Making good use of your outdoor space

Wednesday April 8 2020

Mawanda shows off  bottles with beans and

Mawanda shows off bottles with beans and amaranthus at his home in Wakalinga. Some landlords have specific rules about what you can and cannot do around their rentals so permission must be sought. Photo by Phionah Nassanga 

By Phionah Nassanga

Gardening can be a great way to productively pass time during this lock down. Jane Nabuuma, a florist at Lungujja, says during this time when everything seems tough and uncertain, you can decide to give your backyard a functional use by planting a vegetable garden.

However, those with no space can decide to make good use of bottles, containers, jerrycans and tyres.

When well-planned, a vegetable garden whether in containers or open garden, enhances the beauty of a home and reduces the cost of vegetables in the home.

“When well-arranged, many vegetable give off attractive and colourful flowers adding beauty to your apartment or rental.”

Vegetables and flowers
To Nabuuma, growing vegetables and flowers together is a great way of maximising space and saving money.

For those with flowers along walkways, at the front or backyard, you can use this opportunity to fill the spaces between the different flowers with the vegetables such as the spring onions. She says when planted along walkways, spring onions look attractive.


“When you grow green [spring] onions in a period of one month, you will be picking off leaves for your salads and soup.”

Michael Ssozi, a landscaper, says when you choose to add vegetables to your flower gardens, consider the overall look of each plant and choose those that complement each other as well as those sharing the same growing requirements as the vegetables you desire to grow.

For instance, some flowers do well under the sun while others prefer the shade. Some are tolerant to drought conditions while others require plenty of water. For better results, he says you need to make sure that when growing vegetables together with flowers, they are positioned in the same beds with those that need the same conditions.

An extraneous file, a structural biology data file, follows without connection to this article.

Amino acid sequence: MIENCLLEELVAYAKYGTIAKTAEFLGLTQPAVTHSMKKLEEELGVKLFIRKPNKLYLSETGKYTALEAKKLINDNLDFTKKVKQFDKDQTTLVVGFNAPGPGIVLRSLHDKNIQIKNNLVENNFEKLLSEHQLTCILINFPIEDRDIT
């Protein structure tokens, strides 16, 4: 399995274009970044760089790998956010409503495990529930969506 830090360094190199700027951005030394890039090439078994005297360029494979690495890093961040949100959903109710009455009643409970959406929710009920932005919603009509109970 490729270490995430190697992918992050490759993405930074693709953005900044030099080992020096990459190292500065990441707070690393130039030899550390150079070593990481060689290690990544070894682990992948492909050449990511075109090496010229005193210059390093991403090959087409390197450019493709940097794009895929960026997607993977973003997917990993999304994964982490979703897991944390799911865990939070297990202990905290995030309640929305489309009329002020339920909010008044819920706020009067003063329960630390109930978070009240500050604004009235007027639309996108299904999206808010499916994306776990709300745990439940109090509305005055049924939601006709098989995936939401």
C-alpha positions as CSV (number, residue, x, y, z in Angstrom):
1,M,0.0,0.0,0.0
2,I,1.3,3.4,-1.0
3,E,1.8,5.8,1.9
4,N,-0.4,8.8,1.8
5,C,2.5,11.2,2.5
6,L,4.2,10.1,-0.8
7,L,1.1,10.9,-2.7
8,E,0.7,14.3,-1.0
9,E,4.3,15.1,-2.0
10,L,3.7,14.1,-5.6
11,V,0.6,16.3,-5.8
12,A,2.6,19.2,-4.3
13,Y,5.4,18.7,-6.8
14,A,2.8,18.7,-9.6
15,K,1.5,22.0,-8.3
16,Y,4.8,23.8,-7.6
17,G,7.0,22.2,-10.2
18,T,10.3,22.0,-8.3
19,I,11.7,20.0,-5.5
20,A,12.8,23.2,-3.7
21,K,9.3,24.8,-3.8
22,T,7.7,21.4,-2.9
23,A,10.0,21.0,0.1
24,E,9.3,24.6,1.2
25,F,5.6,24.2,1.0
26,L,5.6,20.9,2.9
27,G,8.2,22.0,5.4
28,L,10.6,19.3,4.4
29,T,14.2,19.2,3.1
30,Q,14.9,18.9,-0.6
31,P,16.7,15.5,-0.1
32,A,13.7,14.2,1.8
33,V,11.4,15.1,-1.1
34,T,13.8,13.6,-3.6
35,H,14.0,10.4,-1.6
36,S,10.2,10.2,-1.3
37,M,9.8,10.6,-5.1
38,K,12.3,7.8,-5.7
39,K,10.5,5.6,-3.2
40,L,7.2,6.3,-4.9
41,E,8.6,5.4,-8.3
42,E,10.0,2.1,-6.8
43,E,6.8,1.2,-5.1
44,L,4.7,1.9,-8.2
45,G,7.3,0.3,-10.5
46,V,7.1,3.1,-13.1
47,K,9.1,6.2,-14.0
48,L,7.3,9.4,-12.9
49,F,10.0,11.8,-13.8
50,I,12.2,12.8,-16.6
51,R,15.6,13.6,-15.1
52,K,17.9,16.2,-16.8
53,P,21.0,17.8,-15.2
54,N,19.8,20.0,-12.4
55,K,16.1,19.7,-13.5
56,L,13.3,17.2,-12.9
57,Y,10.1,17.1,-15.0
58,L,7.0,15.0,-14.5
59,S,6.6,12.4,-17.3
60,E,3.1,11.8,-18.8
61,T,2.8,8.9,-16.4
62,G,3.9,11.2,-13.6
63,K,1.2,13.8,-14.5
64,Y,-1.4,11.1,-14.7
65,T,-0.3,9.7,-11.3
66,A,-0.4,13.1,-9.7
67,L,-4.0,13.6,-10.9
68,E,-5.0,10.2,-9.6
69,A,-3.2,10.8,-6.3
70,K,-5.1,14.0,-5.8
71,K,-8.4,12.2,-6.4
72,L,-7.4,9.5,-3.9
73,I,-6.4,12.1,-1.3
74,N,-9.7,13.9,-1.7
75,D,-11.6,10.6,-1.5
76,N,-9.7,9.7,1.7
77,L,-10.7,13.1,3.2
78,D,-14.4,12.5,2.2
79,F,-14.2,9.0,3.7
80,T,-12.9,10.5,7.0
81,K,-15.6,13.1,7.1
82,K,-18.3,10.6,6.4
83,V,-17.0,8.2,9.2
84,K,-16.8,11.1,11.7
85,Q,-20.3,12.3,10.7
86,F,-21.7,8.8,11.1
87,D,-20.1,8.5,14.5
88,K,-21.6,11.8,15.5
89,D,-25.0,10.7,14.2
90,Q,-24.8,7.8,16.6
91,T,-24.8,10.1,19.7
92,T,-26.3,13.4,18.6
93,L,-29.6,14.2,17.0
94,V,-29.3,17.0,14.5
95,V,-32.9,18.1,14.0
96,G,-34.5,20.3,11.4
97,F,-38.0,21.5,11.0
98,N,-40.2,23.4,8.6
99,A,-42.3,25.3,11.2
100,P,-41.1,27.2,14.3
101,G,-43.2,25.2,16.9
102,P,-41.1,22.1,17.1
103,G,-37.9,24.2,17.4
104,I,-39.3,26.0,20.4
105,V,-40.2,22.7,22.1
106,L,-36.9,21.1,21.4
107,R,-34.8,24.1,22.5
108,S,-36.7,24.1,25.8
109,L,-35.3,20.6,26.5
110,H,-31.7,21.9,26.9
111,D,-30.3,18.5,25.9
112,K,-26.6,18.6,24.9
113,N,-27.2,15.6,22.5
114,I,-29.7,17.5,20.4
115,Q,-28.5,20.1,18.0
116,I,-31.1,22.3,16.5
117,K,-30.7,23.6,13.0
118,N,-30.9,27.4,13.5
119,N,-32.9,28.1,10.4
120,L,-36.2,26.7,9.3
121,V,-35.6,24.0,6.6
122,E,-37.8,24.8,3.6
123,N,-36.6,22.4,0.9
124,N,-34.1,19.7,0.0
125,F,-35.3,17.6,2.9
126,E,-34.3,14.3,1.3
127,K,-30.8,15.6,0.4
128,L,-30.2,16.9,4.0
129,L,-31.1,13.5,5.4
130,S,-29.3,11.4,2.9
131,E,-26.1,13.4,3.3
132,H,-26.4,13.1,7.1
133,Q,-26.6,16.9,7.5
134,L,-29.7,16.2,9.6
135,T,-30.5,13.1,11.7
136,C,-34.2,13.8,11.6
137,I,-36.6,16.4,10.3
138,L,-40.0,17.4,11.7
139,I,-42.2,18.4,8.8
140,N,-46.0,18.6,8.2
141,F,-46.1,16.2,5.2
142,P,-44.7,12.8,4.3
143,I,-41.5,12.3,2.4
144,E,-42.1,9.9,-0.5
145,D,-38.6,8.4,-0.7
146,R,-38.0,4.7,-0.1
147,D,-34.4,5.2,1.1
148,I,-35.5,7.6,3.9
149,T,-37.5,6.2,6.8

“You can grow a path of cabbage and lettuce together with flowers mixing them with flowers of red, pink or multi-coloured leaves,” he says.

Keep it simple and attractive
Nabuuma says it does not matter whether you are a tenant or not, but how you get creative with the available space will help you reduce your cost of living during this lockdown.

To Ssozi, it is not just a matter of gathering containers, you can still give them an attractive look.

“You can add a little paint to the containers and tyres. This applies mostly to people who are looking at hanging them on the balcony or keeping them on the verandah. You can as well use good looking wrapping paper bags that are aerated,” he adds.

Landlord’s permission
Some landlords have specific rules about what you can and cannot do around their rentals. David Mawanda a resident of Wakaliga in Kampala, says before doing anything, it’s better if you shared your plans with the landlord. Let them know how you want to maximise the space you have to enjoy gardening as much as anyone.

He mentions that if you only have balcony space, do not let it stop you from indulging your horticultural desires.

“My family and I occupy a small space, but I asked my landlord to let me make use of the verandah. I collected water bottles and jerrycans where I decided to grow beans, sukuma wiki, green onions and dodo.”

Mawanda says soon he will be harvesting his dodo (amaranthus). He advises those interested to look out for vegetables that produce a great volume of food. However, to also remember that they should grow vegetables their families enjoy eating.

Vegetables to opt for
Mawanda says during this lock down, your focus should be on growing fast growing vegetables that you can continuously pick any time as long as the tender leaves have shot up.

These include Nakati, dodo, eggplants, Spinach, cabbage and lettuce, sukuma wiki, mushrooms, squash broccoli and spring onions.

“Before the coronavirus pandemic, a small bundle of nakati cost Shs500 but now, the same goes for Shs1, 000,” he says.

Location of containers
Avoid placing containers too low where they can become insignificant against a busy or conflicting background. Vary the levels by placing them on different levels like on benches and stairs.

Hanging containers should be at chest level, so that people can see them. Or should be more than six feet high so that people do not bump into them. Plants at waist level and below should be away from paths and areas where children can interfere with them.

Containers must be well drained. Most have some holes at the bottom for this purpose. For converted ones, you need to drill your own into them.